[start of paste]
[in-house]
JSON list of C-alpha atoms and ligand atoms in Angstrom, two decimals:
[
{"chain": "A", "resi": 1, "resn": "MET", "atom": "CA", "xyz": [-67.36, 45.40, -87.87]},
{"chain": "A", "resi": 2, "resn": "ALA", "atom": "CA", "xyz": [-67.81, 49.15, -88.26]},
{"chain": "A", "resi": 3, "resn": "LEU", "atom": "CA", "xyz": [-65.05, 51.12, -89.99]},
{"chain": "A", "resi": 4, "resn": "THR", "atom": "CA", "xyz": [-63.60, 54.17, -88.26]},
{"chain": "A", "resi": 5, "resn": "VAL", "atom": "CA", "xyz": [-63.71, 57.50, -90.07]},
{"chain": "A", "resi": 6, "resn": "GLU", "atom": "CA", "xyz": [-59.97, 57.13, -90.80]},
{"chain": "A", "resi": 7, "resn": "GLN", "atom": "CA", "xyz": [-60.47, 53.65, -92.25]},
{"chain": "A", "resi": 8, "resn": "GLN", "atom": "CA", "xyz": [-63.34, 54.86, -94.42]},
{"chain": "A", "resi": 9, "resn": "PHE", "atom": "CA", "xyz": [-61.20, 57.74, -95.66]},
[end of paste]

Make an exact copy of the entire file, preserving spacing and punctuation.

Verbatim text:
[in-house]
JSON list of C-alpha atoms and ligand atoms in Angstrom, two decimals:
[
{"chain": "A", "resi": 1, "resn": "MET", "atom": "CA", "xyz": [-67.36, 45.40, -87.87]},
{"chain": "A", "resi": 2, "resn": "ALA", "atom": "CA", "xyz": [-67.81, 49.15, -88.26]},
{"chain": "A", "resi": 3, "resn": "LEU", "atom": "CA", "xyz": [-65.05, 51.12, -89.99]},
{"chain": "A", "resi": 4, "resn": "THR", "atom": "CA", "xyz": [-63.60, 54.17, -88.26]},
{"chain": "A", "resi": 5, "resn": "VAL", "atom": "CA", "xyz": [-63.71, 57.50, -90.07]},
{"chain": "A", "resi": 6, "resn": "GLU", "atom": "CA", "xyz": [-59.97, 57.13, -90.80]},
{"chain": "A", "resi": 7, "resn": "GLN", "atom": "CA", "xyz": [-60.47, 53.65, -92.25]},
{"chain": "A", "resi": 8, "resn": "GLN", "atom": "CA", "xyz": [-63.34, 54.86, -94.42]},
{"chain": "A", "resi": 9, "resn": "PHE", "atom": "CA", "xyz": [-61.20, 57.74, -95.66]},